Garry Fabian road tests and reviews the Proton Exora people-mover.
Australia’s cheapest seven-seater, the Proton Exora, is priced from $25,990 drive-away for the entry-level GX.
But, as the saying goes “you get what you pay for” those on a budget will have to compromise the safety of back-seat passengers, as the Malaysian-built family wagon only has airbag protection for the driver and front-seat passengers.
The better equipped Exora GXR, which brings extras such as leather trim, cruise control and a reversing camera for an extra $2000.
Both cars have the same engine and transmission, a 1.6-litre four-cylinder unit coupled with a CVT automatic that drives the front wheels.
It feels like it is working harder than it ought to, as response from rest is sluggish, and there are under-bonnet drones and whines not present in more polished rivals.
The Exora rides reasonably well over imperfections, and while it is a bit on the bumpy side on less than perfect roads it is generally well behaved.
The Exora has a van-like wagon body with four conventional doors instead of the sliding doors seen in some models.
Compared with the Honda Odyssey it is a little wider and taller, though it is 20 centimetres shorter than Honda’s offerings.
Proton’s interior is a little utilitarian, with hard plastic and inconsistent panel gaps that point to a car built to a price.
But potential customers will likely be chasing value rather than quality, wooed by drive-away pricing along with Proton’s promise of five years’ warranty, free servicing and free roadside assist.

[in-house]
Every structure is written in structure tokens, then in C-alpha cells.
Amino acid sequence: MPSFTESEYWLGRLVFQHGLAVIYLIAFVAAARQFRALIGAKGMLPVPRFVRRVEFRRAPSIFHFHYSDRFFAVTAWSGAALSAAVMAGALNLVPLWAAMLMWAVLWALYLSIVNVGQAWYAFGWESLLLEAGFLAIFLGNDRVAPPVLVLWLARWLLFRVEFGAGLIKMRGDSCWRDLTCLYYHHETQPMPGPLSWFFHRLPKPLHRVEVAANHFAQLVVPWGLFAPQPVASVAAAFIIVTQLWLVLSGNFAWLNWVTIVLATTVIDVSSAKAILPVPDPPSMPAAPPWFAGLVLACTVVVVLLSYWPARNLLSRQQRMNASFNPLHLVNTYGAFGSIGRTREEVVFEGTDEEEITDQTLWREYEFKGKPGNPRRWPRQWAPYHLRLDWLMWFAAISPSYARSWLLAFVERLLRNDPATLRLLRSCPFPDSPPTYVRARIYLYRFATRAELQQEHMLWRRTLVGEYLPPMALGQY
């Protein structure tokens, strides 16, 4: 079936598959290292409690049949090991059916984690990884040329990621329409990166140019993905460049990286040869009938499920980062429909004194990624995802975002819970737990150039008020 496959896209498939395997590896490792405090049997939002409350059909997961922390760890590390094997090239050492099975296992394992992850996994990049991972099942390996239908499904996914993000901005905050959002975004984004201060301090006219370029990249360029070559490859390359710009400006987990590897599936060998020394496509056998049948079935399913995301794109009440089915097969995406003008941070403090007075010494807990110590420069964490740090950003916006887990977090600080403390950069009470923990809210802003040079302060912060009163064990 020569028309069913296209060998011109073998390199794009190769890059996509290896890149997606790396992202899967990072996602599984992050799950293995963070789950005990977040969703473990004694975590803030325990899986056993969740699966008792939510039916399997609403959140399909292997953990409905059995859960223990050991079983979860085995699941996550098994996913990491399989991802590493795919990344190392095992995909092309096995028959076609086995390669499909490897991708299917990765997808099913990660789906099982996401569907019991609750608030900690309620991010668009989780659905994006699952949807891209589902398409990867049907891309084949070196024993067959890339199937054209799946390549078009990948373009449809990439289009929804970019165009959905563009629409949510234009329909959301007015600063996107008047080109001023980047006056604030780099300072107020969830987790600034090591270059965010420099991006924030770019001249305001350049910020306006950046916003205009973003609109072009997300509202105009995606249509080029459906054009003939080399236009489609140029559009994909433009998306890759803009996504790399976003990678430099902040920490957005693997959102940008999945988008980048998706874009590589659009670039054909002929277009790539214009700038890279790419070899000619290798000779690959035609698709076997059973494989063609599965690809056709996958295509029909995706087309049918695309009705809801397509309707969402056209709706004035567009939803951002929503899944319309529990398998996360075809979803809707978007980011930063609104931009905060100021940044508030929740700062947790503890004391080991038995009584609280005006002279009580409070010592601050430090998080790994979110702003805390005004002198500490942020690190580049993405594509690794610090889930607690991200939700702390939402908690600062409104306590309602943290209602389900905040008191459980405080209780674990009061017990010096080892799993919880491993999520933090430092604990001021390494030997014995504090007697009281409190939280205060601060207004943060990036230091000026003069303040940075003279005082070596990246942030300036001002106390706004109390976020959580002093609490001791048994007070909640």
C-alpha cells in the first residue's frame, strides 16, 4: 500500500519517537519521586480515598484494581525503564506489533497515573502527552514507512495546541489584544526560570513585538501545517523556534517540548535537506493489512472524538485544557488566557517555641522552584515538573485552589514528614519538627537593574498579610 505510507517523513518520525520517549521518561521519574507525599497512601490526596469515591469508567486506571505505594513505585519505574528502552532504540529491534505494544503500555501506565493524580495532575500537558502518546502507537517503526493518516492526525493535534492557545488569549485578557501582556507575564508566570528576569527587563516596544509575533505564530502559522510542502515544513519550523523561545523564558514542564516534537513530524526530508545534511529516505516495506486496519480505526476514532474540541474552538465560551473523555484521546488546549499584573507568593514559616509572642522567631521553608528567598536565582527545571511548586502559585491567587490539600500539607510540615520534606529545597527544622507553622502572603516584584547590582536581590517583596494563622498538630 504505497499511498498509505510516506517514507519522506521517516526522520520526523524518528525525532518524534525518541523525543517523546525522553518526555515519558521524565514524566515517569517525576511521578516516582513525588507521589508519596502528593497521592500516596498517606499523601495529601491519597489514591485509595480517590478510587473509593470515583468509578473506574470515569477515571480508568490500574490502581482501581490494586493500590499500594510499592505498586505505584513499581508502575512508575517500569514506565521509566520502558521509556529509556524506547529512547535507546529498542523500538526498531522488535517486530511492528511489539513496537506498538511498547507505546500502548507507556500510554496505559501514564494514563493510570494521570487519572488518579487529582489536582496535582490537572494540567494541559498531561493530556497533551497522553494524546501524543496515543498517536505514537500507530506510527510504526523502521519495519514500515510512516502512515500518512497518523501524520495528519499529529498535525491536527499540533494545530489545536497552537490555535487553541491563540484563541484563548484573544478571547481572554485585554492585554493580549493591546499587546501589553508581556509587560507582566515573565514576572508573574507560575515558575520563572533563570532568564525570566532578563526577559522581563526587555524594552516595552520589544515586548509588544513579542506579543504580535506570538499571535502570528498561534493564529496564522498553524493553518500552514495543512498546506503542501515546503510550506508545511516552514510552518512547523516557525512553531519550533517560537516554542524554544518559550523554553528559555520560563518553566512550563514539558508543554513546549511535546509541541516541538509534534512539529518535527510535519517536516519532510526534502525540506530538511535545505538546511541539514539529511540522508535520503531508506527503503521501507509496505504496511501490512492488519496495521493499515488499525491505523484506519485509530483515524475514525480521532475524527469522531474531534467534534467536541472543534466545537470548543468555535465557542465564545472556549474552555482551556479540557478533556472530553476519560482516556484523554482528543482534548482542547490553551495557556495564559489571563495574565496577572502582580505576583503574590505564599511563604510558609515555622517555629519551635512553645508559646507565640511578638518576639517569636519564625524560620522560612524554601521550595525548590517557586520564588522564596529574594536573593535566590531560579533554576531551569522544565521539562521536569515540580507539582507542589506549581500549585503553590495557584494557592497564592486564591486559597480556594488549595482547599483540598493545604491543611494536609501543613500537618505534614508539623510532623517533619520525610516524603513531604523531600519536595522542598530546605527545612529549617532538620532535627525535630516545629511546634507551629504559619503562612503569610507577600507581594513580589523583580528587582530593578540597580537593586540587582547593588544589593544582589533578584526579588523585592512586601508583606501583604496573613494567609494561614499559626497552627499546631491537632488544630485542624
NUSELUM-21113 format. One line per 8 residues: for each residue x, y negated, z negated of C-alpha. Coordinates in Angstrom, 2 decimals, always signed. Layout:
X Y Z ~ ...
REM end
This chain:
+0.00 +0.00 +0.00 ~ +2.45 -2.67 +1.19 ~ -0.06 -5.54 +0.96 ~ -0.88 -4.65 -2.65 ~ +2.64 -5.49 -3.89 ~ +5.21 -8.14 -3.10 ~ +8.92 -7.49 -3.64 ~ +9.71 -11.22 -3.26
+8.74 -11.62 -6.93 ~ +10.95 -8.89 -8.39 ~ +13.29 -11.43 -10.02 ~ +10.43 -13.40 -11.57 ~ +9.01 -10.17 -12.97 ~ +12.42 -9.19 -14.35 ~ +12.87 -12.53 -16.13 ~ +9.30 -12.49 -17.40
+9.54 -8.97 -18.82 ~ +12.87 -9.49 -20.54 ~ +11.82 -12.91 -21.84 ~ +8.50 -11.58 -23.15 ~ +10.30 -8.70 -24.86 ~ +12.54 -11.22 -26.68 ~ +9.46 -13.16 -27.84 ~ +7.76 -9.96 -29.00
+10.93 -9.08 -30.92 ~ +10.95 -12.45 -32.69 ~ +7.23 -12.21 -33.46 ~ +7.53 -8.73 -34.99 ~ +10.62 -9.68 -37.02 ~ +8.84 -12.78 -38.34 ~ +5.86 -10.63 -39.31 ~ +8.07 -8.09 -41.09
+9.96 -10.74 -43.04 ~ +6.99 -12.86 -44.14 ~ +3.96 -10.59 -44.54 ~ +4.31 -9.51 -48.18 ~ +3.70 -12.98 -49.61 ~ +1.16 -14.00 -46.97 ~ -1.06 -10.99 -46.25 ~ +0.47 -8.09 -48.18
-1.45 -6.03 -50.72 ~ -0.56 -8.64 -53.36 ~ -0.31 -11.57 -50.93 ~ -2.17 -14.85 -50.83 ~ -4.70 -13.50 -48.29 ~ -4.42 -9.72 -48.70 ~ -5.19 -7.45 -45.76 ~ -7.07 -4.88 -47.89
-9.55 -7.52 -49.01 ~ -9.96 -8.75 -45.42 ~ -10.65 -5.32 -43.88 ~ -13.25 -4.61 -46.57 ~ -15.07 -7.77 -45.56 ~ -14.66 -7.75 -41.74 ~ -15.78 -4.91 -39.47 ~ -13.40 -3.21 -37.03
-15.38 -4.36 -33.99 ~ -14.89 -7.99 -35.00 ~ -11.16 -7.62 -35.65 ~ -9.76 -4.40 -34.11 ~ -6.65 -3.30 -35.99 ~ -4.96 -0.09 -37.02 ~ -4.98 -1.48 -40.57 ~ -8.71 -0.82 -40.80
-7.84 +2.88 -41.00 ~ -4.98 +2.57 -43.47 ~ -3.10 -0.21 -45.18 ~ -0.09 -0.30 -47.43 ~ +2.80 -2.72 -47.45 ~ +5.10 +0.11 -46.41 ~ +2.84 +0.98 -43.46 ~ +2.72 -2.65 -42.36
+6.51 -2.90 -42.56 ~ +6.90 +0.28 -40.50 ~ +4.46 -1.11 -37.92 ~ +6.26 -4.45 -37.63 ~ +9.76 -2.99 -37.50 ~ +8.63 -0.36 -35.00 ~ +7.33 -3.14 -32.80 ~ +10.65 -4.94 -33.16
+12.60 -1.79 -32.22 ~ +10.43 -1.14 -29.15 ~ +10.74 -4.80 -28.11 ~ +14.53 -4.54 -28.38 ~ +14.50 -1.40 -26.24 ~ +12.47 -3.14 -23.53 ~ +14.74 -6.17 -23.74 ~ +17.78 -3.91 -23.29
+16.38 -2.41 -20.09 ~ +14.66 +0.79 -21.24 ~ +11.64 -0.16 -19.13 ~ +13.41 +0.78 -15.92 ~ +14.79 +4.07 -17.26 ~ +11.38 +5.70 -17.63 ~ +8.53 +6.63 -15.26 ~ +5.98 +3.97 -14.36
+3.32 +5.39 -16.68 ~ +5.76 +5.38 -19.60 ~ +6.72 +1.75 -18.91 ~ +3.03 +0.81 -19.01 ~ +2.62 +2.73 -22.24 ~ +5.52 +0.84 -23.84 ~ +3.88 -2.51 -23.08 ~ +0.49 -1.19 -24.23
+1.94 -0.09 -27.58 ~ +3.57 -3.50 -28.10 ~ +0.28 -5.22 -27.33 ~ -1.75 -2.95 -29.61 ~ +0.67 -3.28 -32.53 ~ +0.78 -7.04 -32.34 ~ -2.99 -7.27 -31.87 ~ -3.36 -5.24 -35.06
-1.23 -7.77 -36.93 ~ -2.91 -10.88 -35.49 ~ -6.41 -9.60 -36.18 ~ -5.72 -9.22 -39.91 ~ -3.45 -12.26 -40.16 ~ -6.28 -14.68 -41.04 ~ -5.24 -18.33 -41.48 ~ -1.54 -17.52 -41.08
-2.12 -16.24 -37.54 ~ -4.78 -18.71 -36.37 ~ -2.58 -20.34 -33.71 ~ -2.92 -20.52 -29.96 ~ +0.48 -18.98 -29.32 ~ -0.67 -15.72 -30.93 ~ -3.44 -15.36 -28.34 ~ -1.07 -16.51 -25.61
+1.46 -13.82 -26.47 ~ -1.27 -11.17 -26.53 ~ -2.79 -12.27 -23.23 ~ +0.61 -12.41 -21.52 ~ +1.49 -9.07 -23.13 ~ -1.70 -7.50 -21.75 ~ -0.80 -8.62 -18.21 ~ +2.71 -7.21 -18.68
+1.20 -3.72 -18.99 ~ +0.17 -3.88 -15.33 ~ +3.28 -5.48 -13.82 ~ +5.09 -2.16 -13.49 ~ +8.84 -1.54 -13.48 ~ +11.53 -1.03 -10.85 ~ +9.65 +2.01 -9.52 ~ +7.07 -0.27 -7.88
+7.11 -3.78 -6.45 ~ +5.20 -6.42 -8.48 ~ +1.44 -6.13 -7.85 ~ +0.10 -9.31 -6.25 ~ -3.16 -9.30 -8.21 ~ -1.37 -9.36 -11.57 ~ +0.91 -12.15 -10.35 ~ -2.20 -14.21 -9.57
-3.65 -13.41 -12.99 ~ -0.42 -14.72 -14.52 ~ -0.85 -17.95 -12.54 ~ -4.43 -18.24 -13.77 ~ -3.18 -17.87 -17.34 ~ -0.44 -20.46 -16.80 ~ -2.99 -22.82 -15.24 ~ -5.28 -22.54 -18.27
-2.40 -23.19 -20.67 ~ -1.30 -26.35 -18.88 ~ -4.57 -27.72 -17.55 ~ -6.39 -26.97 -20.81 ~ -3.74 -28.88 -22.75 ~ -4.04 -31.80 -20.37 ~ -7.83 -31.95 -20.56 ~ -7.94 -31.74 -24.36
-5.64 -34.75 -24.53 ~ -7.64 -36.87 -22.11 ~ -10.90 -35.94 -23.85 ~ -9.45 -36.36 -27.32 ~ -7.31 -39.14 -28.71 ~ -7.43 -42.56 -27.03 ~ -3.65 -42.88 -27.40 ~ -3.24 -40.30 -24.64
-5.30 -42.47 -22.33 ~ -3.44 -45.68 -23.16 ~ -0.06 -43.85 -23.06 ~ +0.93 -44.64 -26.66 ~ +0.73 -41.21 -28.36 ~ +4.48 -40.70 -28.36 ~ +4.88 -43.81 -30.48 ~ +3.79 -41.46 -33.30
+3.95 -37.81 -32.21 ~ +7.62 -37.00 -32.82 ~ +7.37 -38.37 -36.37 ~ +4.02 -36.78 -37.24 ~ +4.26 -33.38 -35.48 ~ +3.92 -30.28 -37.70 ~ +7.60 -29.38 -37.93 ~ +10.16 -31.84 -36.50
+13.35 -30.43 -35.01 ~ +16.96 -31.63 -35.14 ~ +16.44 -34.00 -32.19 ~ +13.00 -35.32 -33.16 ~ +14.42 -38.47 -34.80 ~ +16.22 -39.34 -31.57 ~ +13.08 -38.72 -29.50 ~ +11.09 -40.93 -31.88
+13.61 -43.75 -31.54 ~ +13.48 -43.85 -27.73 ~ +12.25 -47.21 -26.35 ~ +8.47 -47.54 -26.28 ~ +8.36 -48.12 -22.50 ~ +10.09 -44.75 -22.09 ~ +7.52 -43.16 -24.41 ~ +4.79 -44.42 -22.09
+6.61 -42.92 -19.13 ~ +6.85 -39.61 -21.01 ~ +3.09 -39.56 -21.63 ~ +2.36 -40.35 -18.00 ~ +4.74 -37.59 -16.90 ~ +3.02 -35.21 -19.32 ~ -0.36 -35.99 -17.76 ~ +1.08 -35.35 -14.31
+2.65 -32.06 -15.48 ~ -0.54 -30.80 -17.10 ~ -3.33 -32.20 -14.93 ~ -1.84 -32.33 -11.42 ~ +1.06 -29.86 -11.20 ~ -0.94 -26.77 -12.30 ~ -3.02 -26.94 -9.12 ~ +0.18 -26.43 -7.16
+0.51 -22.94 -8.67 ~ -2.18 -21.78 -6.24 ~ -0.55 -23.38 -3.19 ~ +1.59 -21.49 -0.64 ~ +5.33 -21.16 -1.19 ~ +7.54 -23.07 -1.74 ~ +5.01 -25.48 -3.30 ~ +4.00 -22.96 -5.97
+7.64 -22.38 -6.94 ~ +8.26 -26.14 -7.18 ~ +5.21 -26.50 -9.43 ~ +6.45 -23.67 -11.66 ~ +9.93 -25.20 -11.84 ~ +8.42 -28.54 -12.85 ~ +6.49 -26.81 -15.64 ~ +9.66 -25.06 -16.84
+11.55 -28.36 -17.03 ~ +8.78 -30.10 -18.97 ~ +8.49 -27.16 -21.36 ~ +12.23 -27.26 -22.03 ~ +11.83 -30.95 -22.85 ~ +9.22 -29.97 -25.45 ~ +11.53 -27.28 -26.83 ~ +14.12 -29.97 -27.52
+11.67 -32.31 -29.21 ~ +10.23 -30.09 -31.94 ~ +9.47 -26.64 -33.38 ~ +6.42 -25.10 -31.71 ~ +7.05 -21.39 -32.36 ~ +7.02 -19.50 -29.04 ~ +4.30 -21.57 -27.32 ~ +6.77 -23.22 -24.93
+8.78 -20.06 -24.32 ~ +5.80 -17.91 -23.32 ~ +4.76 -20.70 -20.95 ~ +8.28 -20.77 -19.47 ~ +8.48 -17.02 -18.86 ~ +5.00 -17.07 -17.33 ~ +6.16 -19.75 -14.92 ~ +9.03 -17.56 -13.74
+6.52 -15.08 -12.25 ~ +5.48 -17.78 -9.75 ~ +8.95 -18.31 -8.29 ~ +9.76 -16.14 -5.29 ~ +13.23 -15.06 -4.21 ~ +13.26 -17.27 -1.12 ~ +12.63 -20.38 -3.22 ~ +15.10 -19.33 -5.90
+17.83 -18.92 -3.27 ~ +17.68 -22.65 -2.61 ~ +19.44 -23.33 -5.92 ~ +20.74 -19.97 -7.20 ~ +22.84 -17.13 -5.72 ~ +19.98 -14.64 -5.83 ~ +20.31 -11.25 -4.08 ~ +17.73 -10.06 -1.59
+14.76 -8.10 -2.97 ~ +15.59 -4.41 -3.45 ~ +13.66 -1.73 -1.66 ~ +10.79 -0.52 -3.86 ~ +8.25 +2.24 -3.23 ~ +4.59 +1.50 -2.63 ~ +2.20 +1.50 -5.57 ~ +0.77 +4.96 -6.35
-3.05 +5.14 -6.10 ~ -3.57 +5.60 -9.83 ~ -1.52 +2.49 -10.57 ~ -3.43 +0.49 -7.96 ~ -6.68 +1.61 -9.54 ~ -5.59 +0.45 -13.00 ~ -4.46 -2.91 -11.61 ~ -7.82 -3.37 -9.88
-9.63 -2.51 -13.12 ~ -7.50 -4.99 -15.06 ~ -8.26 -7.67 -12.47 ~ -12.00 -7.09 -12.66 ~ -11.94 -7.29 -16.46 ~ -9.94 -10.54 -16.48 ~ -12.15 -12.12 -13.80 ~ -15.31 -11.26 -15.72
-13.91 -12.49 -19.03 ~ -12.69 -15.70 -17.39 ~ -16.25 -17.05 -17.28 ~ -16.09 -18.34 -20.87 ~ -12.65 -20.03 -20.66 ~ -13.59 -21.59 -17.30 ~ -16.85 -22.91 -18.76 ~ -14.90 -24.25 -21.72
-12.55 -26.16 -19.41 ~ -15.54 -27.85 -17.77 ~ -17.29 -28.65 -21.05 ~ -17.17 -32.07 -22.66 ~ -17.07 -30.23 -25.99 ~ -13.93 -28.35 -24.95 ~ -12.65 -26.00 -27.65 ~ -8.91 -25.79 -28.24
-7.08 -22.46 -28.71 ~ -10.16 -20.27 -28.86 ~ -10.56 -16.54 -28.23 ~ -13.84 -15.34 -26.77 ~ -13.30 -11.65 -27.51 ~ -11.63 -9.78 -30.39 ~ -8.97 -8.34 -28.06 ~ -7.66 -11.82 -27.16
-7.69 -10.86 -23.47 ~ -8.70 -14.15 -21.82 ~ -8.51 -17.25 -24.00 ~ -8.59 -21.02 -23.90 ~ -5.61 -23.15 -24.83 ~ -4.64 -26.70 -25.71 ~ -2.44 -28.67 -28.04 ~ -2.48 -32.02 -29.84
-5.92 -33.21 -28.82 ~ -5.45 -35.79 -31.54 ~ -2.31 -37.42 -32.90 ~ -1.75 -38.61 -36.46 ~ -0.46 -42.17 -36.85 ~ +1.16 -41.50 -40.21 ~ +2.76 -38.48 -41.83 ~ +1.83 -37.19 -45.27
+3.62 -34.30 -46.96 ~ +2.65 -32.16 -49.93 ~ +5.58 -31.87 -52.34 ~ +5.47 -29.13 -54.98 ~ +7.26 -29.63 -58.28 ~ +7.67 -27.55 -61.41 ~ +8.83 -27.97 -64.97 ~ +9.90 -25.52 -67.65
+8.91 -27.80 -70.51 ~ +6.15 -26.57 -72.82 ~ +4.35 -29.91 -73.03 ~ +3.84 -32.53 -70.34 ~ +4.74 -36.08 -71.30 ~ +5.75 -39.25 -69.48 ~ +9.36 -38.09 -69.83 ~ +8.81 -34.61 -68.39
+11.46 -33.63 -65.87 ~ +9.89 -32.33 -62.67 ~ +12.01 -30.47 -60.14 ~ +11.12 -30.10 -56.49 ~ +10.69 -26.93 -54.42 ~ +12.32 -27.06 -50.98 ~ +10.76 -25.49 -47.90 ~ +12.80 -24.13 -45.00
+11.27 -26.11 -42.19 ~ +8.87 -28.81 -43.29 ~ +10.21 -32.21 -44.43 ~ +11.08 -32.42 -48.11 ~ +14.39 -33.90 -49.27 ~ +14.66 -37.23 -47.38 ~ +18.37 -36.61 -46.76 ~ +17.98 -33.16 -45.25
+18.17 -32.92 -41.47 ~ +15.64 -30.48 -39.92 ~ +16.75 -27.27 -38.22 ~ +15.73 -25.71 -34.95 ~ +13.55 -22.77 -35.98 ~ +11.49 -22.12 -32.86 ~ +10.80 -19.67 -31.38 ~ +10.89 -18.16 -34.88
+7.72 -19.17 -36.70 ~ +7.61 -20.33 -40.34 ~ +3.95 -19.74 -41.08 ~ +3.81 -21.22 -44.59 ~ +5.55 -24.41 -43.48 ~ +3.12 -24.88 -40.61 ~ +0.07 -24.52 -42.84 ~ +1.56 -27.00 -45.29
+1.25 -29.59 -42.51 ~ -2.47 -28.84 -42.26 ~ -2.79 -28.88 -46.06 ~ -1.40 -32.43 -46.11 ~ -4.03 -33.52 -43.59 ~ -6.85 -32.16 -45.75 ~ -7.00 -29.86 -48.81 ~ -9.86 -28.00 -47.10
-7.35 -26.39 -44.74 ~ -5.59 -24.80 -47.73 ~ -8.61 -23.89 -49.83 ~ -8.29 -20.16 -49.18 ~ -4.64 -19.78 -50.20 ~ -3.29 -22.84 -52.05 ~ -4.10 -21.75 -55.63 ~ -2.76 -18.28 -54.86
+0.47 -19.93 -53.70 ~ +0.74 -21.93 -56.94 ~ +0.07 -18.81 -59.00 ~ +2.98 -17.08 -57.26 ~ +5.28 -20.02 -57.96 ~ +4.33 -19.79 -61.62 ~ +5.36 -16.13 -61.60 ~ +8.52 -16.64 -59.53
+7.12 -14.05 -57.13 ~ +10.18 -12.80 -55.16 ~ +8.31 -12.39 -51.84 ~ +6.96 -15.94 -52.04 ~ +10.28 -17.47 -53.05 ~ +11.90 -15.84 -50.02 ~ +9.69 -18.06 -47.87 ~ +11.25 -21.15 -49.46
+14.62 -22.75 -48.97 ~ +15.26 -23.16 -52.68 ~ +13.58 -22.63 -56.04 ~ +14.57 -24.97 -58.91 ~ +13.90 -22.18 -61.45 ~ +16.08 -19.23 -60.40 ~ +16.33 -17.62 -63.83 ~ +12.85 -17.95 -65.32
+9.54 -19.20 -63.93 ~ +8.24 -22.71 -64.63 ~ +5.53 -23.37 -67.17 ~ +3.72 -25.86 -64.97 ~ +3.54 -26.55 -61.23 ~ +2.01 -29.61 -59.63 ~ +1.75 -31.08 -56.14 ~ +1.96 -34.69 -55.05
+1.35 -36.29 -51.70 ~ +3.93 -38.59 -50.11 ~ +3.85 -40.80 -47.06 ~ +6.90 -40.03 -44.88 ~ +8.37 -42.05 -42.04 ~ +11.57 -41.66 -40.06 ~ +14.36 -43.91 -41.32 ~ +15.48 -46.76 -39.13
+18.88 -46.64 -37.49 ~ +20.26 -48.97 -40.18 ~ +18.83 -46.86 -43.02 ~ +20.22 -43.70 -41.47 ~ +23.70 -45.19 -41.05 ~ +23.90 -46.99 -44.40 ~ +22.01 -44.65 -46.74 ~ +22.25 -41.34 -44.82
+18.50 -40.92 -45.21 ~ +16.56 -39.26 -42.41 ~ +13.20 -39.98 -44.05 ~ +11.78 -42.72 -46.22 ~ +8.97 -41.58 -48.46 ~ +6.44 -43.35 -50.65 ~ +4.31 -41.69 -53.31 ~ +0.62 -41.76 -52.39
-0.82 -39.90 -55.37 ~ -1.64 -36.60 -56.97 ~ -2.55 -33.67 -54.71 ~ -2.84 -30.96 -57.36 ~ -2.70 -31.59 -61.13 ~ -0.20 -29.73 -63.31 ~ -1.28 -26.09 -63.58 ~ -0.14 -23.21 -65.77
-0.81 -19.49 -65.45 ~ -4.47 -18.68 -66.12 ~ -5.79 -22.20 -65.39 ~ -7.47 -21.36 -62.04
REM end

Proton has worked to cater to second and third row occupants with eight air vents throughout the cabin, and a roof-mounted DVD display monitor is standard in both models. It does offer a good package of standard gear including remote locking, power windows and mirrors and a good sound and climate control system.
The only major compromise is on the safety front. While stability control and four airbags for front seat occupants saw the Exora earn a four-star ANCAP safety score, a lack of air-bag coverage for the five rear seats is difficult to overlook.
But really this is the only black mark against a cut-price alternative that should do the job for majority of motorists – as long as they are willing to put price ahead of safety.
Summing up it; the Proton Exora can be described as mid-range people mover at a sensible price that will attract family buyers on a tight budget.
NUTS and BOLTS
Engine: 1.6 litre turbo-petrol producing 103kW and 205Nm
Transmission: CVT automatic
Safety: Four stars
Price: From $25,990